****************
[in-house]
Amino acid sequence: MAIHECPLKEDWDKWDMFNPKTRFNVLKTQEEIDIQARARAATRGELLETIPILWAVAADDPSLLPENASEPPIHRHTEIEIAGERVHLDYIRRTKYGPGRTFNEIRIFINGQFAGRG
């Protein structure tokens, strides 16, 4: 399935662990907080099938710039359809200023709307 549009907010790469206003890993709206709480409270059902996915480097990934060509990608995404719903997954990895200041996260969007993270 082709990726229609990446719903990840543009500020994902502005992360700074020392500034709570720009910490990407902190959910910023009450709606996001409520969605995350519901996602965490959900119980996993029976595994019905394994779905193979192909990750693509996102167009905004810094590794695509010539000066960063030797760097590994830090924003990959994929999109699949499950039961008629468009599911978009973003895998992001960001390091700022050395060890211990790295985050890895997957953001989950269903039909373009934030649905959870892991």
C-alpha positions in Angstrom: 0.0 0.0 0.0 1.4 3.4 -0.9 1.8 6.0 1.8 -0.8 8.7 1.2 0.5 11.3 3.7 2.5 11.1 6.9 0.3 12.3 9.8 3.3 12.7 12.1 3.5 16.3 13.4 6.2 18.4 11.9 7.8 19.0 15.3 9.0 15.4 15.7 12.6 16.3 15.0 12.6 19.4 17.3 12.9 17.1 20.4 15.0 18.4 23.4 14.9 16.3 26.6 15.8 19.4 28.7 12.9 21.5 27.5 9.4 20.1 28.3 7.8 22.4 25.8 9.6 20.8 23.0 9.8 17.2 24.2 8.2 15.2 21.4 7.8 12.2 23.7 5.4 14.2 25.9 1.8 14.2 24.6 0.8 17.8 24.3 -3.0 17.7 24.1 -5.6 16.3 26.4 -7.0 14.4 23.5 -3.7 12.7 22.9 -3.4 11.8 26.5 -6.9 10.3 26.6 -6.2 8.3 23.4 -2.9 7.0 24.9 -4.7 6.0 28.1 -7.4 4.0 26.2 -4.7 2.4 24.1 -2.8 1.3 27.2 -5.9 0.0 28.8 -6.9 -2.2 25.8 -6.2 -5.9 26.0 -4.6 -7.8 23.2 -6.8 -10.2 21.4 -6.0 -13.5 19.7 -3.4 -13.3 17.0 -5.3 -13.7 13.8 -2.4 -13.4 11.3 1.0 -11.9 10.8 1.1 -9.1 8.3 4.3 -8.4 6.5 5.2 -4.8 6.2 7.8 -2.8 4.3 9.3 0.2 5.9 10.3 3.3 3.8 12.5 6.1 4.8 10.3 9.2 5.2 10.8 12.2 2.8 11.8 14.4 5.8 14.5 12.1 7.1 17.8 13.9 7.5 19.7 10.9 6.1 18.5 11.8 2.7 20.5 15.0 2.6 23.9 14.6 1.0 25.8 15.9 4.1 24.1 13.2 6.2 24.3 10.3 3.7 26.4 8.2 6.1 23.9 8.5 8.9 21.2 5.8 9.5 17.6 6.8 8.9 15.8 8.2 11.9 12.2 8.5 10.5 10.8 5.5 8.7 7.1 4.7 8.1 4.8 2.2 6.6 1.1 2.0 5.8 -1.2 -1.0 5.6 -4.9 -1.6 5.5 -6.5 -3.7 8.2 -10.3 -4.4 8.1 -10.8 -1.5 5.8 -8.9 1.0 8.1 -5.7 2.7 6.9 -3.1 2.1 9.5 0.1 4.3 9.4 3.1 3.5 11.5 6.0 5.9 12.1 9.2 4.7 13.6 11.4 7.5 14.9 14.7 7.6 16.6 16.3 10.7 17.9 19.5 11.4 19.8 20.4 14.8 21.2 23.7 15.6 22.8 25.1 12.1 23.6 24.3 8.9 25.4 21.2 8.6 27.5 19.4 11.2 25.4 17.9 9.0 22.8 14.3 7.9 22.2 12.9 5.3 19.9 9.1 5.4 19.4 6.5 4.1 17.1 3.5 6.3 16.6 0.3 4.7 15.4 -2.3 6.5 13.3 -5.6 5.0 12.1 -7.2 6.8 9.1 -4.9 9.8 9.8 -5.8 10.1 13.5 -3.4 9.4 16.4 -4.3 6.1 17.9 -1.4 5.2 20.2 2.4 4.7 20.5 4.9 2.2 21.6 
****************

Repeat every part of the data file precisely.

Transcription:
[in-house]
Amino acid sequence: MAIHECPLKEDWDKWDMFNPKTRFNVLKTQEEIDIQARARAATRGELLETIPILWAVAADDPSLLPENASEPPIHRHTEIEIAGERVHLDYIRRTKYGPGRTFNEIRIFINGQFAGRG
């Protein structure tokens, strides 16, 4: 399935662990907080099938710039359809200023709307 549009907010790469206003890993709206709480409270059902996915480097990934060509990608995404719903997954990895200041996260969007993270 082709990726229609990446719903990840543009500020994902502005992360700074020392500034709570720009910490990407902190959910910023009450709606996001409520969605995350519901996602965490959900119980996993029976595994019905394994779905193979192909990750693509996102167009905004810094590794695509010539000066960063030797760097590994830090924003990959994929999109699949499950039961008629468009599911978009973003895998992001960001390091700022050395060890211990790295985050890895997957953001989950269903039909373009934030649905959870892991």
C-alpha positions in Angstrom: 0.0 0.0 0.0 1.4 3.4 -0.9 1.8 6.0 1.8 -0.8 8.7 1.2 0.5 11.3 3.7 2.5 11.1 6.9 0.3 12.3 9.8 3.3 12.7 12.1 3.5 16.3 13.4 6.2 18.4 11.9 7.8 19.0 15.3 9.0 15.4 15.7 12.6 16.3 15.0 12.6 19.4 17.3 12.9 17.1 20.4 15.0 18.4 23.4 14.9 16.3 26.6 15.8 19.4 28.7 12.9 21.5 27.5 9.4 20.1 28.3 7.8 22.4 25.8 9.6 20.8 23.0 9.8 17.2 24.2 8.2 15.2 21.4 7.8 12.2 23.7 5.4 14.2 25.9 1.8 14.2 24.6 0.8 17.8 24.3 -3.0 17.7 24.1 -5.6 16.3 26.4 -7.0 14.4 23.5 -3.7 12.7 22.9 -3.4 11.8 26.5 -6.9 10.3 26.6 -6.2 8.3 23.4 -2.9 7.0 24.9 -4.7 6.0 28.1 -7.4 4.0 26.2 -4.7 2.4 24.1 -2.8 1.3 27.2 -5.9 0.0 28.8 -6.9 -2.2 25.8 -6.2 -5.9 26.0 -4.6 -7.8 23.2 -6.8 -10.2 21.4 -6.0 -13.5 19.7 -3.4 -13.3 17.0 -5.3 -13.7 13.8 -2.4 -13.4 11.3 1.0 -11.9 10.8 1.1 -9.1 8.3 4.3 -8.4 6.5 5.2 -4.8 6.2 7.8 -2.8 4.3 9.3 0.2 5.9 10.3 3.3 3.8 12.5 6.1 4.8 10.3 9.2 5.2 10.8 12.2 2.8 11.8 14.4 5.8 14.5 12.1 7.1 17.8 13.9 7.5 19.7 10.9 6.1 18.5 11.8 2.7 20.5 15.0 2.6 23.9 14.6 1.0 25.8 15.9 4.1 24.1 13.2 6.2 24.3 10.3 3.7 26.4 8.2 6.1 23.9 8.5 8.9 21.2 5.8 9.5 17.6 6.8 8.9 15.8 8.2 11.9 12.2 8.5 10.5 10.8 5.5 8.7 7.1 4.7 8.1 4.8 2.2 6.6 1.1 2.0 5.8 -1.2 -1.0 5.6 -4.9 -1.6 5.5 -6.5 -3.7 8.2 -10.3 -4.4 8.1 -10.8 -1.5 5.8 -8.9 1.0 8.1 -5.7 2.7 6.9 -3.1 2.1 9.5 0.1 4.3 9.4 3.1 3.5 11.5 6.0 5.9 12.1 9.2 4.7 13.6 11.4 7.5 14.9 14.7 7.6 16.6 16.3 10.7 17.9 19.5 11.4 19.8 20.4 14.8 21.2 23.7 15.6 22.8 25.1 12.1 23.6 24.3 8.9 25.4 21.2 8.6 27.5 19.4 11.2 25.4 17.9 9.0 22.8 14.3 7.9 22.2 12.9 5.3 19.9 9.1 5.4 19.4 6.5 4.1 17.1 3.5 6.3 16.6 0.3 4.7 15.4 -2.3 6.5 13.3 -5.6 5.0 12.1 -7.2 6.8 9.1 -4.9 9.8 9.8 -5.8 10.1 13.5 -3.4 9.4 16.4 -4.3 6.1 17.9 -1.4 5.2 20.2 2.4 4.7 20.5 4.9 2.2 21.6 